It helps to have the right plugs. There are dozens of tuna-ready topwater baits on the market. These strong through-wired lures are now made specifically for this kind of fishing. Poppers are great, but there are times when they won’t touch one. In fact, most of the time they will only eat stickbaits.

“You’ve got to fish them super slow,” says New Jersey captain Adam Sherer. “We’ve had days when we’ve had numerous shots but not even a look. Tuna can be super picky, particularly when they are on small bait.”

Bluefin fishing with stickbait lure
This bluefin hit a stickbait late last December. John McMurray

With a sweep-and-stop retrieve, stickbaits dart and dive erratically. They can also be worked slowly to stay in the strike zone longer. Japanese stickbaits, from 5 ½ to 9 inches, account for many ghost catches each season. At $20 to $250 each, they are pricey, but they’re sized to imitate small baits, have great action, and are tough enough to withstand the punishment of a 200-pound fish. Popular models include the Shimano Orca, Smight Baby Runboh, Tackle House Britt, and Daiwa Dorado Slider.

Lastly, you’ve got to deal with the weather. And in the Northeast, it generally is not good in December. Not only is it a cold month, but it’s also a windy one.

“There are very few windows,” says Quigley. “You’ve got to be ready to jump on it when you get the weather.”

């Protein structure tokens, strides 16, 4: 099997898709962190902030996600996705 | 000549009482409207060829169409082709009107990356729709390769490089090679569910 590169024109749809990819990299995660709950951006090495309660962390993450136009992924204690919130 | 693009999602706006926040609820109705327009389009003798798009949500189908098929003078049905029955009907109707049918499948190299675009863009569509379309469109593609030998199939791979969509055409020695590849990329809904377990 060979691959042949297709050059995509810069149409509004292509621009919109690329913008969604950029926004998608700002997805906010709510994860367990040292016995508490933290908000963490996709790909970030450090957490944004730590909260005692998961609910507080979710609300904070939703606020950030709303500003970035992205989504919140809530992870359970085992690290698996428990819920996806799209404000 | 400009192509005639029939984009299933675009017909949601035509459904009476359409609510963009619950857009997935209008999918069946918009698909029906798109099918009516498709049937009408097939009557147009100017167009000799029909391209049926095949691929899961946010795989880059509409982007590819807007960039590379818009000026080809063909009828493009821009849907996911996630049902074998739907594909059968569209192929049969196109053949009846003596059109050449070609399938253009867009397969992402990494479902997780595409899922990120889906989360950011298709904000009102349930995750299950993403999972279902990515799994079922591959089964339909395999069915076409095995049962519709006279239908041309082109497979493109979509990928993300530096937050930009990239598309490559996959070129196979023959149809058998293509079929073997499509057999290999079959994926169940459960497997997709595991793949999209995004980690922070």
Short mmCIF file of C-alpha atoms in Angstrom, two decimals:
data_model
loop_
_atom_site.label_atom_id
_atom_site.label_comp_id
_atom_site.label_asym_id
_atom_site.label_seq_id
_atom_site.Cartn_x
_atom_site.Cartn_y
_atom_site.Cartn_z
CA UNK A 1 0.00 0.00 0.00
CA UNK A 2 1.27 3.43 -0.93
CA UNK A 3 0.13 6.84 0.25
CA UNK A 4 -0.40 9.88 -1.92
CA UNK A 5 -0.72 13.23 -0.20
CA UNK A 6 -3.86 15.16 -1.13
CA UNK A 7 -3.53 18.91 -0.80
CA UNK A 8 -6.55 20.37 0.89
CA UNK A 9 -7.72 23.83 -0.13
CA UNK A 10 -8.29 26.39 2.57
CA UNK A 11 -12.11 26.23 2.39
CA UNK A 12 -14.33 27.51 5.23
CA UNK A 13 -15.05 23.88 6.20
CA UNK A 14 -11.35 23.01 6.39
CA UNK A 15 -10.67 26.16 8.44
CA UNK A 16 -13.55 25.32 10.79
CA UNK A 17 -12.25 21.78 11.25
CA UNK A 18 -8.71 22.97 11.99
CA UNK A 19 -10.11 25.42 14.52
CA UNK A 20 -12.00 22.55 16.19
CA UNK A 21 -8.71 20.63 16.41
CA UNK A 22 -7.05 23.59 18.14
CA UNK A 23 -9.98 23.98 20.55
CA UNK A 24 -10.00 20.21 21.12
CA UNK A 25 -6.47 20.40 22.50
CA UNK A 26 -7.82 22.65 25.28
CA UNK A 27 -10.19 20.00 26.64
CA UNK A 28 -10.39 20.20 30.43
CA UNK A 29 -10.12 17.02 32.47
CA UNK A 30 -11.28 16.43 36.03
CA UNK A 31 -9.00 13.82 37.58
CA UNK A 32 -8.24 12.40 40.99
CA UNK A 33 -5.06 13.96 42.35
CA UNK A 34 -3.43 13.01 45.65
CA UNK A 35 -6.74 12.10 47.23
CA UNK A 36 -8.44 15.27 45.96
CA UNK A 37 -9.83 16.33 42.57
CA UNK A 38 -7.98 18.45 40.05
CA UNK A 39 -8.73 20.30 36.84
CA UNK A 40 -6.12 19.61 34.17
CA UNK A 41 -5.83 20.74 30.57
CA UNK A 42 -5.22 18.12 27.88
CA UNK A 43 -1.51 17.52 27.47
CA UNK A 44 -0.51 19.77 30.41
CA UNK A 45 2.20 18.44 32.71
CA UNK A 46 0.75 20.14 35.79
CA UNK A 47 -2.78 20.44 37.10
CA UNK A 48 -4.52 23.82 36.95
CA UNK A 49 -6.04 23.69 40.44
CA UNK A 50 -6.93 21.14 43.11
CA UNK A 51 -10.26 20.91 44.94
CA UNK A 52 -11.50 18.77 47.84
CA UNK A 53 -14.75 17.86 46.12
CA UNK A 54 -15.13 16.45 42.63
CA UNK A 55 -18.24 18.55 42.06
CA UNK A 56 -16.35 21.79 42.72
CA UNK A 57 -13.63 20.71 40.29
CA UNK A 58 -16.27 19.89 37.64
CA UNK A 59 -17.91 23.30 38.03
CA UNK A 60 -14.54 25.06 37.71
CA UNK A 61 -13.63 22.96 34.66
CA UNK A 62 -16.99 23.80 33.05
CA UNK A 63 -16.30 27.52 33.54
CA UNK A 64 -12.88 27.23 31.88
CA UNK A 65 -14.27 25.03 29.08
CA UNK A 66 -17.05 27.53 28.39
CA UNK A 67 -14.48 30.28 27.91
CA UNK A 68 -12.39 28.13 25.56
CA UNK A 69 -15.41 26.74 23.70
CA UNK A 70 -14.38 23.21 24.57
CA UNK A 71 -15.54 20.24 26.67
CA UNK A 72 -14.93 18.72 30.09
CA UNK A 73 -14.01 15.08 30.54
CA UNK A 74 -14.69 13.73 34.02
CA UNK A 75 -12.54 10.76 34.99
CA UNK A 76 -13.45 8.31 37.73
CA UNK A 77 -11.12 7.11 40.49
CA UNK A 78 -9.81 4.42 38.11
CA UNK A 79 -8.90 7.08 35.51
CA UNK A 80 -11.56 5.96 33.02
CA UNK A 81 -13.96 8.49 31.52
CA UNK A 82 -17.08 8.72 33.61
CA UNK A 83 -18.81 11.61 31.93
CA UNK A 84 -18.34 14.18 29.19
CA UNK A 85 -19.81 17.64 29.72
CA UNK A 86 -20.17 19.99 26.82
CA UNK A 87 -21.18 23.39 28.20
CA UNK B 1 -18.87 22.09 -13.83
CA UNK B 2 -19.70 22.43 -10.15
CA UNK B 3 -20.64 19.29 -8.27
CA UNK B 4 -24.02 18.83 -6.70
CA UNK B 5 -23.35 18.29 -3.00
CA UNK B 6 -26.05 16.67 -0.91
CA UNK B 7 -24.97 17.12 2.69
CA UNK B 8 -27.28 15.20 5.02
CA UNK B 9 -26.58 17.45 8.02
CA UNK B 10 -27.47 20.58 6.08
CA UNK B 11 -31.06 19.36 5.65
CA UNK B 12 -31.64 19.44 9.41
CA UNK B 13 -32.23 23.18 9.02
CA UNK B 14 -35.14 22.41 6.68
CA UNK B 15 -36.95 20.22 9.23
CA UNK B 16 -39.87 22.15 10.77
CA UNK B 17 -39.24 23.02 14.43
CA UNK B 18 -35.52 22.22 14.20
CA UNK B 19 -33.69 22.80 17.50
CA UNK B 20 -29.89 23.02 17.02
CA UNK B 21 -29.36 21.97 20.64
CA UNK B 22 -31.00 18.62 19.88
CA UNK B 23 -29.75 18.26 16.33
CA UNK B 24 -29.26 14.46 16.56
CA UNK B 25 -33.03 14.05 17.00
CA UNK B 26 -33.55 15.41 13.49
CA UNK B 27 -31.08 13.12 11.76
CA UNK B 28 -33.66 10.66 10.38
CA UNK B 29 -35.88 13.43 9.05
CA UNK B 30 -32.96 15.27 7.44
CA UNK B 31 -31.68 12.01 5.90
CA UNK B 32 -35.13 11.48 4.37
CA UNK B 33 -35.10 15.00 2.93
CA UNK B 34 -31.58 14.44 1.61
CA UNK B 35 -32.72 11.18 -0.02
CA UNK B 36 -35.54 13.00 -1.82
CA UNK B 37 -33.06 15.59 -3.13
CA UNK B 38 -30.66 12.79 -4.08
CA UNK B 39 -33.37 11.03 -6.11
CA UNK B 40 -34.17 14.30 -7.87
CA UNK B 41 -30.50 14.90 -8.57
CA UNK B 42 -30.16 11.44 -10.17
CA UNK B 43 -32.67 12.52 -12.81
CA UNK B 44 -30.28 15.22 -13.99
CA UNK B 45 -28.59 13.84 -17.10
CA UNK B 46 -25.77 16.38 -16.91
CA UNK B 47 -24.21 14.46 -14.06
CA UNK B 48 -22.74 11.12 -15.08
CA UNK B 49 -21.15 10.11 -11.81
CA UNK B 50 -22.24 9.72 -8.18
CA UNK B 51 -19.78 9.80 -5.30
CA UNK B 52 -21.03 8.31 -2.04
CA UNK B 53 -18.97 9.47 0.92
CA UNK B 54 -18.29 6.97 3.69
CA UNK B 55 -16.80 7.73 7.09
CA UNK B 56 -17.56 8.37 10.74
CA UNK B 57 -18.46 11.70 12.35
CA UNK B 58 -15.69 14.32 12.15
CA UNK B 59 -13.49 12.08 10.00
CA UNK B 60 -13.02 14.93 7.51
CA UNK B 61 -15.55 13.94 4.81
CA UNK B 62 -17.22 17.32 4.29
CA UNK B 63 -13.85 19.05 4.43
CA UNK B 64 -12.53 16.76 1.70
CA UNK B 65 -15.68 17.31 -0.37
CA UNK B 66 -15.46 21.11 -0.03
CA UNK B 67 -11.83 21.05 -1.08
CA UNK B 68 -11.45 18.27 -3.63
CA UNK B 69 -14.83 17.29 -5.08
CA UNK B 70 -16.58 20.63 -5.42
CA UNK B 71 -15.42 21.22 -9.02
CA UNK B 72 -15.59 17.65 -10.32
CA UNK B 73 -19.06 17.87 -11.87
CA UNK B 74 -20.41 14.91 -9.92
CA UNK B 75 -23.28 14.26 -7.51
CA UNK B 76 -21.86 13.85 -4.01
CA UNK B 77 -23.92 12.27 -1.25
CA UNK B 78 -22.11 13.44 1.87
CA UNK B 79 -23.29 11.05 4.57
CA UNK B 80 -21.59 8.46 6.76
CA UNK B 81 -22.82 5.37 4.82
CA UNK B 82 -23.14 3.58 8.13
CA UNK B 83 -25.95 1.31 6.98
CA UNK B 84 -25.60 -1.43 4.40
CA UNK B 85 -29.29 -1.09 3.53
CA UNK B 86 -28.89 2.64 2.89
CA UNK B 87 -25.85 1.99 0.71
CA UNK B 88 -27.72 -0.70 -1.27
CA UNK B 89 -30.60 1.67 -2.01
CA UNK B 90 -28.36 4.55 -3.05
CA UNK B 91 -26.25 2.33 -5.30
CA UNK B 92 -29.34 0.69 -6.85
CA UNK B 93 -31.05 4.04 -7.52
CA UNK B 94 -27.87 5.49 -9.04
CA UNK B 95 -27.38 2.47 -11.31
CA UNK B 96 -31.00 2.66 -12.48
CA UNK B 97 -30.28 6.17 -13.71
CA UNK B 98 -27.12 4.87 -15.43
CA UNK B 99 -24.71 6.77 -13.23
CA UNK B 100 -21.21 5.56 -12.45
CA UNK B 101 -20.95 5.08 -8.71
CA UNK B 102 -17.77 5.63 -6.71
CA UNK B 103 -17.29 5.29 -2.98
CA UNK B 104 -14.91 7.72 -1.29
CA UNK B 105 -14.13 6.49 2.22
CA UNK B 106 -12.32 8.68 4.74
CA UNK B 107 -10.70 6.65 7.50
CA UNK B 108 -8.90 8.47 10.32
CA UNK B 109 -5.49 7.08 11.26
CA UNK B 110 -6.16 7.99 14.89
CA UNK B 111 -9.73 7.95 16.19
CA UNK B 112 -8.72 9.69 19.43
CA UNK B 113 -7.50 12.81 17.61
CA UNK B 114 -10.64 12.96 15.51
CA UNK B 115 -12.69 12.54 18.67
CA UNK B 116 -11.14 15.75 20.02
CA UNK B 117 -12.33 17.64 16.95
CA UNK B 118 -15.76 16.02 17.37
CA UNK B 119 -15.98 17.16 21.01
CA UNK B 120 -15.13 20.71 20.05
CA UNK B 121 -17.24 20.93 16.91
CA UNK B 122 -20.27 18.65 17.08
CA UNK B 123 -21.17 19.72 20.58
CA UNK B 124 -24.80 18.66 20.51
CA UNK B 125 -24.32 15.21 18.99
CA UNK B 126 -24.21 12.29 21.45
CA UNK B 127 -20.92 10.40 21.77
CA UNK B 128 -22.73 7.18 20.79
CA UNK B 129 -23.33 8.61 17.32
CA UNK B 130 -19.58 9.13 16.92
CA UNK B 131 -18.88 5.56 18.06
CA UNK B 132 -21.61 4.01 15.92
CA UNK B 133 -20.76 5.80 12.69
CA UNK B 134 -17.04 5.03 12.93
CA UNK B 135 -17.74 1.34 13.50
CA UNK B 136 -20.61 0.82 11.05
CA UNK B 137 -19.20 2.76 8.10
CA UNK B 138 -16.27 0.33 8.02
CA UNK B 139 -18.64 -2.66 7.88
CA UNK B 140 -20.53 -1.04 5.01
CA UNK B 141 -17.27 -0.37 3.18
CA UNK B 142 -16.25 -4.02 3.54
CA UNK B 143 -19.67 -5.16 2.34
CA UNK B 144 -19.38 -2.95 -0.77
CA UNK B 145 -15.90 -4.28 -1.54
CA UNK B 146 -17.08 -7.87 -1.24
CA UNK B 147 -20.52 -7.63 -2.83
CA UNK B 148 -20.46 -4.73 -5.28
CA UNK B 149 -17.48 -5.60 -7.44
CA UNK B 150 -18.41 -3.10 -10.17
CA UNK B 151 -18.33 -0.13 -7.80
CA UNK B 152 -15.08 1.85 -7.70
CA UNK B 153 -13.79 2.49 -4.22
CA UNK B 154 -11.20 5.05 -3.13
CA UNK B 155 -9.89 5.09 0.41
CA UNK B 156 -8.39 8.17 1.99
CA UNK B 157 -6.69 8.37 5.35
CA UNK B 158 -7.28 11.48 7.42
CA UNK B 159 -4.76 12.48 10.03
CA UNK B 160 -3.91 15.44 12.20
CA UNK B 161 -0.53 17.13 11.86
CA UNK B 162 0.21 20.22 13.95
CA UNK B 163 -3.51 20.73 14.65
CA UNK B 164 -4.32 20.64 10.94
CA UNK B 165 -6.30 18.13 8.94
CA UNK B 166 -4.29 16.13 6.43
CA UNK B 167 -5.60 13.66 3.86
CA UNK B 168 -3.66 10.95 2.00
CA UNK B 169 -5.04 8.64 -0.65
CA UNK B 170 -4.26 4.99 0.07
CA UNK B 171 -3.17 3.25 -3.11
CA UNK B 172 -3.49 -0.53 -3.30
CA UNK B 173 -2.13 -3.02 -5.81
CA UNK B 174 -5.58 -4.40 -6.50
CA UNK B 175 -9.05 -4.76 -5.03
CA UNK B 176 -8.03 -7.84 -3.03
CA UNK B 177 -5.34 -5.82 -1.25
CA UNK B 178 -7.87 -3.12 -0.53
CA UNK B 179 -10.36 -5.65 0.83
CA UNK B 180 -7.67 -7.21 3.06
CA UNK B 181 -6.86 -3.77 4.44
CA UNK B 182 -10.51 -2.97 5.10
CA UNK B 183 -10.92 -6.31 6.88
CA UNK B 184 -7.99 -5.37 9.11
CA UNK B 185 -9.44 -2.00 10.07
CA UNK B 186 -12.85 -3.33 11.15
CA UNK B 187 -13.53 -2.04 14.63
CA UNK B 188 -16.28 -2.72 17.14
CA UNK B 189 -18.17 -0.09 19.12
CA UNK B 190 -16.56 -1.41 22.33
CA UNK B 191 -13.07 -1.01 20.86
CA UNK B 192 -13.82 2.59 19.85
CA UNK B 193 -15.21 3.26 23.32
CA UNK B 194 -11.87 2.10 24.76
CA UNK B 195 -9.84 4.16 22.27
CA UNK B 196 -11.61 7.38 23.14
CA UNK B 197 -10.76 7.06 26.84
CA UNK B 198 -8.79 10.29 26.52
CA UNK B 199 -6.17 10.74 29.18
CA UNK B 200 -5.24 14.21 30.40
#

Of course, every once in a while it all comes together—a good weather window, lots of fish pods feeding aggressively under birds. Yet even then, it can take several dozen shots or more into feeding fish before you get one to eat.

“But, wow, man, once they do grab that plug? It’s game on,” says Sheerer. “Drag-burning runs that you better be ready for.”

Bluefin fishing
A bluefin will test the mettle of rod, reel, and angler. John McMurray

Spin to Win

Only a handful of anglers are consistently successful on late-fall fish. Technological advances in spinning gear that allow anglers to put significant pressure on incredibly strong, fast fish well north of the 100-pound mark helps greatly. Ghost fishing demands spinners with drags that can apply pressure up to 50 pounds; 60- to 100-pound-test, small-diameter braided line; and 7-foot 6-inch to 8-foot rods that are light enough to throw plugs far all day yet still pull up fish from the deep without breaking.

Although no one has quite figured out why the ghosts of December will aggressively crash baits one day and then seem uncatchable the next, pulling your topwater plug through a pod of big feeding fish and having a bluefin explode on it makes an impression. What ensues is a hard, often long fight, back spasms, and high fives. When it happens in December, that success is even sweeter. Pulling the boat for the season can wait just a little bit longer.

Editor’s Note: Boats targeting bluefin tuna must have a NOAA Fisheries HMS permit. They are available at hmspermits.noaa.gov.

MORE TO READ